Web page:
Make no mistake: investing is tough, especially for beginners with only a rough idea of what they’re doing.
Here are ten of the worst mistakes that first-time investors make, as well as some sound advice on how to avoid these pitfalls.
1. Assuming They Need Tons of Money
Technology has changed the world of investing to the point where it’s nearly unrecognizable. Whereas you once needed a broker and a wad of cash to start investing, you now likely have everything you need in your pocket, via your smartphone.
Various apps and sites will let you invest with as little as $10-$50.
2. Keeping Too Close an Eye on Investments
While you should be diligent and aware of your holdings, you should avoid checking them obsessively (i.e. daily). Investments are, and have always been, long-term strategies for growth.
3. Putting Too Much Into a Single Stock
While investment has changed a lot, diversification is still the name of the game. Choose a mix of bonds and stocks–international stocks are good for this as well. Some investment apps provide automatic diversification options to get you started.
4. Ignorance of Trade Costs
You need to know how much trades cost with broker-dealers; they can be surprisingly (gallingly) expensive. Legally, they are required to provide you with this information–don’t get left in the dark while your broker makes money by selling you trade after trade.
5. Neglecting Retirement Plans
IRAs and 401(k) plans offer incredible tax benefits and monetary growth. Some say that these investments are the only ones with truly guaranteed returns.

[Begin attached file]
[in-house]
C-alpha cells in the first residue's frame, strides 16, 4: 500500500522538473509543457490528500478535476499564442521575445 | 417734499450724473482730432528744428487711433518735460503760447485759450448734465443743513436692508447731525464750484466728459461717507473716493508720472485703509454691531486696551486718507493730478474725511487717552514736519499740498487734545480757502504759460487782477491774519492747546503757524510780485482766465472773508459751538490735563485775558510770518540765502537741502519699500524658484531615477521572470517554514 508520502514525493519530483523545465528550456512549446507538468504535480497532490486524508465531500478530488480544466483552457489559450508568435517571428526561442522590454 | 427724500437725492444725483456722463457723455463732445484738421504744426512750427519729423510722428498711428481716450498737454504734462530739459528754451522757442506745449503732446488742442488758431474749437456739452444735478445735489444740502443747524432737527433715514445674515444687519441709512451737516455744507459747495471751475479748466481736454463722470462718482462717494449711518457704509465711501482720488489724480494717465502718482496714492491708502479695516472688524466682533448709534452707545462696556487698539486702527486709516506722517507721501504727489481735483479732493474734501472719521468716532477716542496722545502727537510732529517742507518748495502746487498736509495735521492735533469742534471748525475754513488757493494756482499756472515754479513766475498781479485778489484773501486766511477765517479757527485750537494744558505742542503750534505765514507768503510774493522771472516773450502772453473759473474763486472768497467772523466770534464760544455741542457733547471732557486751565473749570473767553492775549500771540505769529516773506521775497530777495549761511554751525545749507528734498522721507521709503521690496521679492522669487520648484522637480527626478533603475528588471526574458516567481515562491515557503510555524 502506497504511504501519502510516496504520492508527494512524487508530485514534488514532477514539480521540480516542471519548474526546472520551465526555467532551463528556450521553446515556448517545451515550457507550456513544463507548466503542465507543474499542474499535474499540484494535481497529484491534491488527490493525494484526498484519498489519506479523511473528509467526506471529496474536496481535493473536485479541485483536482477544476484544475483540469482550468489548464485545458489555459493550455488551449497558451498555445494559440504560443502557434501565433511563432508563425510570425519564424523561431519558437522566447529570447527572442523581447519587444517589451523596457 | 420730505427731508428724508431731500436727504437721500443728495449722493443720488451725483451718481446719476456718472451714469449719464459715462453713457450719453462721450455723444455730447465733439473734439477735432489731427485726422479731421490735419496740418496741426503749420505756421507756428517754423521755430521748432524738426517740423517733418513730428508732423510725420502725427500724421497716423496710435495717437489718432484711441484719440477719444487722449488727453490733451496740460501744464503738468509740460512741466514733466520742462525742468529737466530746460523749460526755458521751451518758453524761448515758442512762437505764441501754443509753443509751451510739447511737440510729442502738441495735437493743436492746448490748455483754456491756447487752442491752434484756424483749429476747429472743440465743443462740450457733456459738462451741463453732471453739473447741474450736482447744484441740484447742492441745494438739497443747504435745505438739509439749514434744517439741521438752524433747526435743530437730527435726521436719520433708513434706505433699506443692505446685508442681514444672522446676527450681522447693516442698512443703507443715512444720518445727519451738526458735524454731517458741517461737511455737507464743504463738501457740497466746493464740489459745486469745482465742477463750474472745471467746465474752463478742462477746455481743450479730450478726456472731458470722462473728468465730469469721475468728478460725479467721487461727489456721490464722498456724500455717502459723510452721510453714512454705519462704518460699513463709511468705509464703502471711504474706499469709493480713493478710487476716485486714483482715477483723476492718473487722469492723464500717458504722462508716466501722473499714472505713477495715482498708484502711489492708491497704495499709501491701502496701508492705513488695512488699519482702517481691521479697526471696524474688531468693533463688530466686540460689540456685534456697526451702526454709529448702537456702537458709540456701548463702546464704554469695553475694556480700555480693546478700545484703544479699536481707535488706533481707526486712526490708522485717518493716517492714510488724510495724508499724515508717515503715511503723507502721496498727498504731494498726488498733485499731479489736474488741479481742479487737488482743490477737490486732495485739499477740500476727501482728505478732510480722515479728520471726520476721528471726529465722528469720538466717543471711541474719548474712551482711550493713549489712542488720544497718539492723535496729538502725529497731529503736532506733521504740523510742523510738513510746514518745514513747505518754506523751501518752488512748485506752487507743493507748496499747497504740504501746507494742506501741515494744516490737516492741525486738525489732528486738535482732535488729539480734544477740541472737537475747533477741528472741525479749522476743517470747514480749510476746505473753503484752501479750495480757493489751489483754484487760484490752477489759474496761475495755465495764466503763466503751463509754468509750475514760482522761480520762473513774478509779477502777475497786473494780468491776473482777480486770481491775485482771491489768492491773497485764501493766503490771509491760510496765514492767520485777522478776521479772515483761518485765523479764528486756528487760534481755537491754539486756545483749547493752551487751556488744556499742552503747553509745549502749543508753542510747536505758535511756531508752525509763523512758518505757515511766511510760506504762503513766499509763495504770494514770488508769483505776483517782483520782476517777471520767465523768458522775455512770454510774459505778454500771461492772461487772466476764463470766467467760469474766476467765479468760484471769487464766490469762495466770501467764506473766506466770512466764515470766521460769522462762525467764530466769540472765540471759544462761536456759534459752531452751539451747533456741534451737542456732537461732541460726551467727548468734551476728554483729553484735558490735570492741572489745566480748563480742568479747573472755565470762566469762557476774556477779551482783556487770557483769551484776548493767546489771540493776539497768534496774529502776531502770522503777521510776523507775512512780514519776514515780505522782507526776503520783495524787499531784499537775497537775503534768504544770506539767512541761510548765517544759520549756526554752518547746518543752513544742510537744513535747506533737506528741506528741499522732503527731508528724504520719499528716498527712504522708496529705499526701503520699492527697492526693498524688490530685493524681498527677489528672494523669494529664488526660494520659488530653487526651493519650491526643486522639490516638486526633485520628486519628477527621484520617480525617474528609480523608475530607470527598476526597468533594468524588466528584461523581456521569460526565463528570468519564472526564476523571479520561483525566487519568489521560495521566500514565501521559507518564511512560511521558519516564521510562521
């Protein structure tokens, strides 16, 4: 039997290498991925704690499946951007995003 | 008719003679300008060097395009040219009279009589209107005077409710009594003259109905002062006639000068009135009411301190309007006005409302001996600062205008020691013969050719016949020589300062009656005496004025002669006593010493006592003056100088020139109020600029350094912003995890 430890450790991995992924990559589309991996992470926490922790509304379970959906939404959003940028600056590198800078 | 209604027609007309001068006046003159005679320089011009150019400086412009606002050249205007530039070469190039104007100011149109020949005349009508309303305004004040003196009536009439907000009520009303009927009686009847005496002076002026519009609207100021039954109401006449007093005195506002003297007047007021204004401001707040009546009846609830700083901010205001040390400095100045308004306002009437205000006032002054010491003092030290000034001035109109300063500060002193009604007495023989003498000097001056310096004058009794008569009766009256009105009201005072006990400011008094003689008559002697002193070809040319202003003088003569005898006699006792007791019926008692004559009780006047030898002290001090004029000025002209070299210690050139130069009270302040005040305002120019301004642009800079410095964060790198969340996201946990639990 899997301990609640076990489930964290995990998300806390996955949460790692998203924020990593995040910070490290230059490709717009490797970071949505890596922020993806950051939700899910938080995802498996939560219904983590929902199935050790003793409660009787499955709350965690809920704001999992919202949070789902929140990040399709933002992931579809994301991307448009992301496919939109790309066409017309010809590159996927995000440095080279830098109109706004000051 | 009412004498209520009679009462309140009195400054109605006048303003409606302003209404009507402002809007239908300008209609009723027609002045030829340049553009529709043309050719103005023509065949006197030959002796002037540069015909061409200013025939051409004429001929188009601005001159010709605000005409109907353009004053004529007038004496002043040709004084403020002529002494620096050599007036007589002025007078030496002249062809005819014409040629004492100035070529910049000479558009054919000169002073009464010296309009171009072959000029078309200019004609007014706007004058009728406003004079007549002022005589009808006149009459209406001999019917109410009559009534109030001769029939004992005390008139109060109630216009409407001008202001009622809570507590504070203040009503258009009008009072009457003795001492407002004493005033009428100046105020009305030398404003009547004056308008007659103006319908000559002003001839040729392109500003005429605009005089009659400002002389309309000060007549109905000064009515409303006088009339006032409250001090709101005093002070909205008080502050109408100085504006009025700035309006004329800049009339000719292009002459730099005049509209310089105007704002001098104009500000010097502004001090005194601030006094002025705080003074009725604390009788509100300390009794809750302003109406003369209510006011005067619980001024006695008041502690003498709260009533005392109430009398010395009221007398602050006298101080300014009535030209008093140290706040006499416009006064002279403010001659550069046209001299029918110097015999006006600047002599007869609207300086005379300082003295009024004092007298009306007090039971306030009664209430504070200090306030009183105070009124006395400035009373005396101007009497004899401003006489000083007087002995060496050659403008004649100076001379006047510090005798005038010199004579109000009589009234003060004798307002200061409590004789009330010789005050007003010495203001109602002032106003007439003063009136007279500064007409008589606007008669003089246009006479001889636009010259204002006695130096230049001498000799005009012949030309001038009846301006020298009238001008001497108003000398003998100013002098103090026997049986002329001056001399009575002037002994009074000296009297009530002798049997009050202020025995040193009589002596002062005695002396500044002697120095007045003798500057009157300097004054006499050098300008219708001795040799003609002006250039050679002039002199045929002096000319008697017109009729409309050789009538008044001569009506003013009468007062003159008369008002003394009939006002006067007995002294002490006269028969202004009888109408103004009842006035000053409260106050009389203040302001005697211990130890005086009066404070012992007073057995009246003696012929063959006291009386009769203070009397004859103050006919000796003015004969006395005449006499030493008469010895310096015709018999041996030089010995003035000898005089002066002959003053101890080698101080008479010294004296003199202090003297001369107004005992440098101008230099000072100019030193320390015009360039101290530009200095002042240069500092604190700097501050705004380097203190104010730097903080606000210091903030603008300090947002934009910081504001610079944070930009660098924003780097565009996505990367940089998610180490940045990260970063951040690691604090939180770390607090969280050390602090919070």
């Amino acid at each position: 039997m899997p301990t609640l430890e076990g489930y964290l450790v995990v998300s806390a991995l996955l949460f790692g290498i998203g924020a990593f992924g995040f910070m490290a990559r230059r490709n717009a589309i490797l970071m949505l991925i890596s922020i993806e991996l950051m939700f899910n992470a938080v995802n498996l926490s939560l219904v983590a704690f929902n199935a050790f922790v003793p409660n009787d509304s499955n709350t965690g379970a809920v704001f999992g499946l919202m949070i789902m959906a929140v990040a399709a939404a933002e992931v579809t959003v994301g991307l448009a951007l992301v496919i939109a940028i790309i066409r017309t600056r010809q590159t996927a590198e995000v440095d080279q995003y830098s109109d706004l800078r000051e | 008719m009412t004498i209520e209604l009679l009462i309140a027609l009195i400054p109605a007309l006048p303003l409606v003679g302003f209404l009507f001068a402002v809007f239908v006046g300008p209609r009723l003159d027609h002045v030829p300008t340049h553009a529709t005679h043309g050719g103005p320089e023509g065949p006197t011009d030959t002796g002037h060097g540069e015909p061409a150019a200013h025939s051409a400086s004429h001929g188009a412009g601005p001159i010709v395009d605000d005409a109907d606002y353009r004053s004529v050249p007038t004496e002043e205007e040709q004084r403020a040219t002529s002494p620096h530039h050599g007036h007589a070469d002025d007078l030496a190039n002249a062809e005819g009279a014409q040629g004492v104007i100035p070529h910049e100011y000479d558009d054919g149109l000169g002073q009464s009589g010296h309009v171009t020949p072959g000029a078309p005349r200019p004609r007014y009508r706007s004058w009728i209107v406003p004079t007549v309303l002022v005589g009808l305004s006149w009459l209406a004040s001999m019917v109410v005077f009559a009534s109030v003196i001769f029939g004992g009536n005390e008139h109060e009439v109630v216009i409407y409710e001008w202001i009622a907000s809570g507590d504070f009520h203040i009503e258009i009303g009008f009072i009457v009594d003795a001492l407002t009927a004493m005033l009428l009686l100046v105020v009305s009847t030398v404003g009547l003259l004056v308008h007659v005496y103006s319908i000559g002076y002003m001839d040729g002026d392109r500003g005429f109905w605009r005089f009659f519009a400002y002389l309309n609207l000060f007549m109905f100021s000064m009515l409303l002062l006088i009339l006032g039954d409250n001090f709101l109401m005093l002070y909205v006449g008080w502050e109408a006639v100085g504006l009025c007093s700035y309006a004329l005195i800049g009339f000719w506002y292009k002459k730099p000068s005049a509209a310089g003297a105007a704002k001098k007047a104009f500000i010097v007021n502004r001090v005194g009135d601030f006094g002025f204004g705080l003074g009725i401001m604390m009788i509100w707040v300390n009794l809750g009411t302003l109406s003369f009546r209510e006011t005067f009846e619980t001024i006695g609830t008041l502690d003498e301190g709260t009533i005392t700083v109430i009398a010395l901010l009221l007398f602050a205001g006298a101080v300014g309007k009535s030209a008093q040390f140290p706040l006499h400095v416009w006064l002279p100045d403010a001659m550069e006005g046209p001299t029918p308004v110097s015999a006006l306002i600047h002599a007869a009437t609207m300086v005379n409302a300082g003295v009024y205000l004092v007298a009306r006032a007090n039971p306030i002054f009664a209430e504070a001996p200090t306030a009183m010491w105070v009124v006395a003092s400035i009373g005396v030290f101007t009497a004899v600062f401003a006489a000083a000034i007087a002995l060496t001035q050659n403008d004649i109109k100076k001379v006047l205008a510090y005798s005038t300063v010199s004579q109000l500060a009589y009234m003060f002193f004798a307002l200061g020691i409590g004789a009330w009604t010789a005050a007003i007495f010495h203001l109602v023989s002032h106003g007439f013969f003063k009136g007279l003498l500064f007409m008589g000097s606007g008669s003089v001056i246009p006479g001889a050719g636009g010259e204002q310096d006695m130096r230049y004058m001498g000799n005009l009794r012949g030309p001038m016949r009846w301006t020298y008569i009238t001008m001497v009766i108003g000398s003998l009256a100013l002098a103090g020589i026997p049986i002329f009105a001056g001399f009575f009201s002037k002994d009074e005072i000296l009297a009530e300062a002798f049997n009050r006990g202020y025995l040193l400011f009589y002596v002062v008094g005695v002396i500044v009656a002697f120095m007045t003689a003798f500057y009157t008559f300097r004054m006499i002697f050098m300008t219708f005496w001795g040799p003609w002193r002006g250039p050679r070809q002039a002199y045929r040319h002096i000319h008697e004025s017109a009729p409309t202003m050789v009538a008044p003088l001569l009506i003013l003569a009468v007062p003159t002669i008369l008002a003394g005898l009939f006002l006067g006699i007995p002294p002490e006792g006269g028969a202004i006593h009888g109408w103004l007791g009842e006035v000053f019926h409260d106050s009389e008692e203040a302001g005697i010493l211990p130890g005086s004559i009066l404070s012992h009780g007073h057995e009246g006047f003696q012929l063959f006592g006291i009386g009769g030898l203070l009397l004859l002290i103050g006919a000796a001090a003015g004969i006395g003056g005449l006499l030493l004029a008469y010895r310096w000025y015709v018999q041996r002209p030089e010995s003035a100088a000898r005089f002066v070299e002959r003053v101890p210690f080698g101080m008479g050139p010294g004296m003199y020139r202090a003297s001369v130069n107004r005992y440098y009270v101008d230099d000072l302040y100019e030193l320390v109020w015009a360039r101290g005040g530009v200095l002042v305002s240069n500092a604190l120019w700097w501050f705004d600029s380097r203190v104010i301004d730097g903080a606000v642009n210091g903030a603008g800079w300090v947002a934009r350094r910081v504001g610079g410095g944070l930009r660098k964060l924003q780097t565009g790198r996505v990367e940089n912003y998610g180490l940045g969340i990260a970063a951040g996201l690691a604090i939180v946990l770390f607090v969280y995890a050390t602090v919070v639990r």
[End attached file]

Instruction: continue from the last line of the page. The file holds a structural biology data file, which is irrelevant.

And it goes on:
6. Not Embracing Risk
So-called “safe” investments seldom provide returns and gains. These investments are more akin to “saving” than they are to “investing.” The younger you are, the more you should invest in stocks as opposed to fixed-income assets.
7. Purchasing Individual Stocks
Until you know how the game is played, avoid buying individual stocks. There is too much fluctuation and volatility in this strategy.
8. Failure to Understand Tax Implications
Many first-timers are out to make “quick gains.” They’re then blindsided by the fact that these gains are taxed at the same rate as income–whereas investments held for a year or more are taxed as long-term investments.
9. Choosing Stocks Based on Emotions/Feelings
Money is no laughing matter, so it’s easy to become emotional over the ups and downs of stocks. However, you should use your long-term convictions to steer your investment strategies. Don’t hold onto a failing stock for sentimental reasons–a stock’s past doesn’t indicate its future.
10. Putting Investments off “Until Later”
Most people wait too long to start investing. It’s a big mistake to wait until your “Autumn” years to start investing. Those who begin earlier not only provide themselves with stabler futures, they are more successful at getting out of debt.
Best of luck, beginning investor–you’ll need it!
Davenport Laroche’s headquarters are strategically located in Hong Kong which allows investors to benefit from the busiest trading market in the world, China.